• FIG. 5 depicts an example of a flow chart 500 for establishing an alternative network connection for a process 110 within a secure workload partition 132 according to some embodiments. One or more embodiments may be implemented as a computer program product comprising a computer readable storage medium including instructions that, when executed by a processor generate, in an automated fashion, establish an alternative network connection for a process 110 within a secure workload partition 132. Components of a workload partition manager 108 such as the alternative network service module 314 may perform all or part of the tasks of flow chart 500, as described in more detail in relation to FIG. 3. Flow chart 500 may also represent an example of element 414 of flow chart 400 of FIG. 4 of some possible alternative network connections according to some embodiments.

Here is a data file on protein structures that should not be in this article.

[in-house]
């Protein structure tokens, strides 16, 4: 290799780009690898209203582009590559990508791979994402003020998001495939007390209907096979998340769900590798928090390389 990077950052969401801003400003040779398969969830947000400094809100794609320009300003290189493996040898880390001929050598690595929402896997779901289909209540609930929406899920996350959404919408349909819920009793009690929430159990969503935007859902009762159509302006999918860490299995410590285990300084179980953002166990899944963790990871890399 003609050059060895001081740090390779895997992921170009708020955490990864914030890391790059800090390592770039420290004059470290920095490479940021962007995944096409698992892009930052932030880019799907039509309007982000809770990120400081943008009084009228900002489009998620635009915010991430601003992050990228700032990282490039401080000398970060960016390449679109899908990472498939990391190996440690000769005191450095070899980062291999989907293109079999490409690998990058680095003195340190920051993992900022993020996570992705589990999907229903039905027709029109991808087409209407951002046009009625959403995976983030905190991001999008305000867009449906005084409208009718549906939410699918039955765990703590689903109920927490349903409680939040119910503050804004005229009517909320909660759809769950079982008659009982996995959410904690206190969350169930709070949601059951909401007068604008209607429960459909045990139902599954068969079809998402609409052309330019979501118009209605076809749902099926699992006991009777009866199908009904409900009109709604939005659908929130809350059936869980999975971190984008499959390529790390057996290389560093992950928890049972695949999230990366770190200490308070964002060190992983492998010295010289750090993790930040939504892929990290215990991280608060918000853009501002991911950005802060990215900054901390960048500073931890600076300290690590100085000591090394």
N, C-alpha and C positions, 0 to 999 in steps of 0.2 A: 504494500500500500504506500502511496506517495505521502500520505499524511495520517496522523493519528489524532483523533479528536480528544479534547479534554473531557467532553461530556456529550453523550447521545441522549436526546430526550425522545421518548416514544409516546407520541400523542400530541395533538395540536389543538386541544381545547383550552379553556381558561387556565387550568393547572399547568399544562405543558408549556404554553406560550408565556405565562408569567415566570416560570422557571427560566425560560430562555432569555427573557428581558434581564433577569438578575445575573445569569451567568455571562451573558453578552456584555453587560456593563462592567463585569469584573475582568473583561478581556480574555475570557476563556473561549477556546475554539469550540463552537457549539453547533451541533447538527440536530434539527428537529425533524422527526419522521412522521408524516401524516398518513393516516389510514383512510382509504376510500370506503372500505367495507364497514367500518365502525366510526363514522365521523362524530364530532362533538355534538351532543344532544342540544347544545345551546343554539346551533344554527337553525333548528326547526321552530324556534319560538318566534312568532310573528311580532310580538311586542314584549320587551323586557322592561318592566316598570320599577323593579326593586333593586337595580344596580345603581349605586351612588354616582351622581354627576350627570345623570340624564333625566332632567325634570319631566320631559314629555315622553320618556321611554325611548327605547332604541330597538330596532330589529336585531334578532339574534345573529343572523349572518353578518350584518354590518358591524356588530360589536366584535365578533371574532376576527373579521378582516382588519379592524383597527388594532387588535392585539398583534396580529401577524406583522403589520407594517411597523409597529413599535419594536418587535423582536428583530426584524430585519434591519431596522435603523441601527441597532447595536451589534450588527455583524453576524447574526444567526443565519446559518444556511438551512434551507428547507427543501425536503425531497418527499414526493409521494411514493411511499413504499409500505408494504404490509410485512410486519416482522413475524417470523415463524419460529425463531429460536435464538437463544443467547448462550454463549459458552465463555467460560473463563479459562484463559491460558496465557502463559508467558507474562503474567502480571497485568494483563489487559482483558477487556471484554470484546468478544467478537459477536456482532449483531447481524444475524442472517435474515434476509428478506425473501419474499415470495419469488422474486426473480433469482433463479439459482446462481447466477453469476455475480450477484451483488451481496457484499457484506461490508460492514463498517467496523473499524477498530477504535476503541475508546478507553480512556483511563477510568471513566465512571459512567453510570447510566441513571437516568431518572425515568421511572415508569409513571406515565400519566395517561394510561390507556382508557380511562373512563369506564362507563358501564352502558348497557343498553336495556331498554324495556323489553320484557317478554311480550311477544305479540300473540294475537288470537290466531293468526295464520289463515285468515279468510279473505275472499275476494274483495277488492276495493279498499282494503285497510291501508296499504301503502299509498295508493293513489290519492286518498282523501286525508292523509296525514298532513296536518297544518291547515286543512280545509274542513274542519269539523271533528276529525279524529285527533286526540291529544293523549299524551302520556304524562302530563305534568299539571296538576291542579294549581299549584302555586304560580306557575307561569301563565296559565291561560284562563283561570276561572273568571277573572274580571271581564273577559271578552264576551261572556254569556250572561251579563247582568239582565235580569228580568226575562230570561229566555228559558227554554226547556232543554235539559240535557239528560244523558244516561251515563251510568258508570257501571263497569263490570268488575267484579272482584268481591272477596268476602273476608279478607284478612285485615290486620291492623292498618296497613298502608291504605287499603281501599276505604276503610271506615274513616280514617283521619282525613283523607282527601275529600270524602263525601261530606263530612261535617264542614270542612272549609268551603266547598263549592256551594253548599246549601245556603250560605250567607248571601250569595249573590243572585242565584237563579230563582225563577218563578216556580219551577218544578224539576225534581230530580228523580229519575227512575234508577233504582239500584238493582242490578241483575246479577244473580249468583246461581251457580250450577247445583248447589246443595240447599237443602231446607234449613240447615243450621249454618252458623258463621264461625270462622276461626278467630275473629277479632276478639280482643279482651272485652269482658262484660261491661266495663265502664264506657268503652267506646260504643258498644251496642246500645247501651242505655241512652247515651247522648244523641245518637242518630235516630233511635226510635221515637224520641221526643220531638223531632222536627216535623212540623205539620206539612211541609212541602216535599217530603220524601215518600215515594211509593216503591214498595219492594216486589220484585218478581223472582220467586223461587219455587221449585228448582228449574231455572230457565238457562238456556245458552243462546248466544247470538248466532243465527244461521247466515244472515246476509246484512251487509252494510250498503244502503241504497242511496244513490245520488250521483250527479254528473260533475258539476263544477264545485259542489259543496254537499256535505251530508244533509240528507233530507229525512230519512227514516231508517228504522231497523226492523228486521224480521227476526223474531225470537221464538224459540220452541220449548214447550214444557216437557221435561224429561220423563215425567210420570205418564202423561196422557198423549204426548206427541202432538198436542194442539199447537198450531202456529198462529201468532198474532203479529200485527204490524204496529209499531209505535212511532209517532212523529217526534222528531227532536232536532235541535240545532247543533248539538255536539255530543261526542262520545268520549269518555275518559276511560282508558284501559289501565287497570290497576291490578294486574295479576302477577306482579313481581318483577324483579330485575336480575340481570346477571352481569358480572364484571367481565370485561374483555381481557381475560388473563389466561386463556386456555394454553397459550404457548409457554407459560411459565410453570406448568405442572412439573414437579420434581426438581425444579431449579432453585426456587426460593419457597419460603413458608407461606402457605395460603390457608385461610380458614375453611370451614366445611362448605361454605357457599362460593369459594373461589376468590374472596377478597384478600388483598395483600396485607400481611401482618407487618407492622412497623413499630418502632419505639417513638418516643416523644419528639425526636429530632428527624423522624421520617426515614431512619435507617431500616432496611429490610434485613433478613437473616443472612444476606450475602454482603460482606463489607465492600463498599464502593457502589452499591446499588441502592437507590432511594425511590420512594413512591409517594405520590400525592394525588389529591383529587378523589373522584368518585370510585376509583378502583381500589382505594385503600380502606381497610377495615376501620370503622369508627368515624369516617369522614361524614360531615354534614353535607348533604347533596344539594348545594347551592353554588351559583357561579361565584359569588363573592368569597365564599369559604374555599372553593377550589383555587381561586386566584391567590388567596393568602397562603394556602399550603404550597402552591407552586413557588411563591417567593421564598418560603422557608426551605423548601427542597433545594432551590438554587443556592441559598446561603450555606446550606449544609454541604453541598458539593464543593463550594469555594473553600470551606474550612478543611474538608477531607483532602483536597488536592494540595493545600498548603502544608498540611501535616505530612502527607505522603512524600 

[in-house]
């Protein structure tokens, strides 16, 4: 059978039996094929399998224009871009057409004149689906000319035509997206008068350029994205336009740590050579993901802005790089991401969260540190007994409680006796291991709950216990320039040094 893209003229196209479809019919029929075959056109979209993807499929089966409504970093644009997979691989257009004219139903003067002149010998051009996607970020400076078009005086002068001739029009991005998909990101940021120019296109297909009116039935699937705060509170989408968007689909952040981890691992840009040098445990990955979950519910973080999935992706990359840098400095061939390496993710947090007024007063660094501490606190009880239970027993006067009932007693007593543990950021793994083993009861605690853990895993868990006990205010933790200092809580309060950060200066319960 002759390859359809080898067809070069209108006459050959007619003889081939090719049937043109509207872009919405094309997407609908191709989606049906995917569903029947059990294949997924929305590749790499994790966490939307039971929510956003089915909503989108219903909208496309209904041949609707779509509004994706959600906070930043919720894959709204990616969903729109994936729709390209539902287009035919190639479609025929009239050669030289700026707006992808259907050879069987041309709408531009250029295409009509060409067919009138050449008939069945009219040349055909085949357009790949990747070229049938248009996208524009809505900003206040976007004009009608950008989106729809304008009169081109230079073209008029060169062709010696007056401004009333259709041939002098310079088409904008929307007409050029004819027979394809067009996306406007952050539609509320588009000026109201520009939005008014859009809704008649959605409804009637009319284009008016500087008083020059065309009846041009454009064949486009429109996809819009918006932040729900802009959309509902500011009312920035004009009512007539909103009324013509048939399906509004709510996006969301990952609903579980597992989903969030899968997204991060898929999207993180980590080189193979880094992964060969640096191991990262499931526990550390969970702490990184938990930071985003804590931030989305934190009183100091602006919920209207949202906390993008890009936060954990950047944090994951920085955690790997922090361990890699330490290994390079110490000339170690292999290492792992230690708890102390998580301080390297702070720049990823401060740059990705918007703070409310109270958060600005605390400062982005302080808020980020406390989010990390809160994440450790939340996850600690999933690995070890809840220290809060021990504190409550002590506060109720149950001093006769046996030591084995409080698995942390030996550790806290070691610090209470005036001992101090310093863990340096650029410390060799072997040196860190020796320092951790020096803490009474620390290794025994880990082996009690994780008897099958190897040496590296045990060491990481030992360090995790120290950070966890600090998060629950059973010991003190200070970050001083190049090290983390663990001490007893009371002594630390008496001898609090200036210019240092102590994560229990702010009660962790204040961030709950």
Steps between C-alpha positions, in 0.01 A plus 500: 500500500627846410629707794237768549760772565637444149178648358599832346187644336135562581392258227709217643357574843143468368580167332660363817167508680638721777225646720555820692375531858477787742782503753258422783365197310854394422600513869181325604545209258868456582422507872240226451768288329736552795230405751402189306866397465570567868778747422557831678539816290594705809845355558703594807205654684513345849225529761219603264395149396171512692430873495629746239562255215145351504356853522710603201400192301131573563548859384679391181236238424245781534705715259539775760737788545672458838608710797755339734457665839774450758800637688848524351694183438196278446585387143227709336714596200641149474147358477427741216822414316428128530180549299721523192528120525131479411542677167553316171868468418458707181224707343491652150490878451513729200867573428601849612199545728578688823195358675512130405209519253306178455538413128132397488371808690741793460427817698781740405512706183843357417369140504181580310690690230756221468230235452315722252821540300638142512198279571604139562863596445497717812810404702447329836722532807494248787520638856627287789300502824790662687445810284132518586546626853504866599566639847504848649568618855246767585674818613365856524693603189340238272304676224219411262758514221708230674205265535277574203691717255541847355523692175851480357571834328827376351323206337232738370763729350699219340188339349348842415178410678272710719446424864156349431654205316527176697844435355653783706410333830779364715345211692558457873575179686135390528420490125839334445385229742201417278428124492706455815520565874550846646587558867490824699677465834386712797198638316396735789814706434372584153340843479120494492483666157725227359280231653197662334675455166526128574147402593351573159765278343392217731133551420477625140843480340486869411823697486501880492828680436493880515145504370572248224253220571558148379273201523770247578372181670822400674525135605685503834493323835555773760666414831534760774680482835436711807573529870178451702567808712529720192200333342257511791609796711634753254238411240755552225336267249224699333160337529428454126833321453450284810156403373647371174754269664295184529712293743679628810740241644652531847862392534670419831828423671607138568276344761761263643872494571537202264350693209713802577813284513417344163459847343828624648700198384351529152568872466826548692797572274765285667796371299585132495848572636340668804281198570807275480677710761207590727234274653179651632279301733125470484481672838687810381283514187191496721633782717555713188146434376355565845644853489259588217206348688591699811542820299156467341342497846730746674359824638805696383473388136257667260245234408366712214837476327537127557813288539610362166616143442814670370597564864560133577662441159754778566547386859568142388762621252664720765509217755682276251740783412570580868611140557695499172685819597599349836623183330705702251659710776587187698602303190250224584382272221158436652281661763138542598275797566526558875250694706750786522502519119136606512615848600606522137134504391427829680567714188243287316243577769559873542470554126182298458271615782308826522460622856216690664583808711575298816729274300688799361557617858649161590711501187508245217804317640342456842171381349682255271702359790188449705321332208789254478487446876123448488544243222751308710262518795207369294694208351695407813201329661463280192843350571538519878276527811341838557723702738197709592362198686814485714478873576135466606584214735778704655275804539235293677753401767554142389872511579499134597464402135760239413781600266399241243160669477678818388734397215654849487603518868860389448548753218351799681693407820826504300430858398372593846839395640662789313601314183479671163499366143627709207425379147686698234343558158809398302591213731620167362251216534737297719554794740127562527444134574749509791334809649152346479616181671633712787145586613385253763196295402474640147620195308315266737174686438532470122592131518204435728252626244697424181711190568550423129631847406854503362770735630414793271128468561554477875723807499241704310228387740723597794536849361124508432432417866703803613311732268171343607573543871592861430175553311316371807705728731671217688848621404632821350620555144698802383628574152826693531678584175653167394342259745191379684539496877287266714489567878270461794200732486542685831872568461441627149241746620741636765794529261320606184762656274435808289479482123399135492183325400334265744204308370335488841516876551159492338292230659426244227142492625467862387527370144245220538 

• As illustrated in FIG. 5, the method may begin at decision block 502 where the method determines whether the workload partition manager 108 will create the alternative network connection using a process transfer method. If so, the workload partition manager 108 may, at element 504, create a child process 110 within a root partition 104 of the server environment 102 to handle a request for service and in response to a request for service received via network 112 from a client computer system 114. The workload partition manager 108 may then, at element 506, brand the created child process 110 into a created secure workload partition 132 based on a file descriptor for the created child process, and, at element 508, close any other open file descriptors for the child process 110.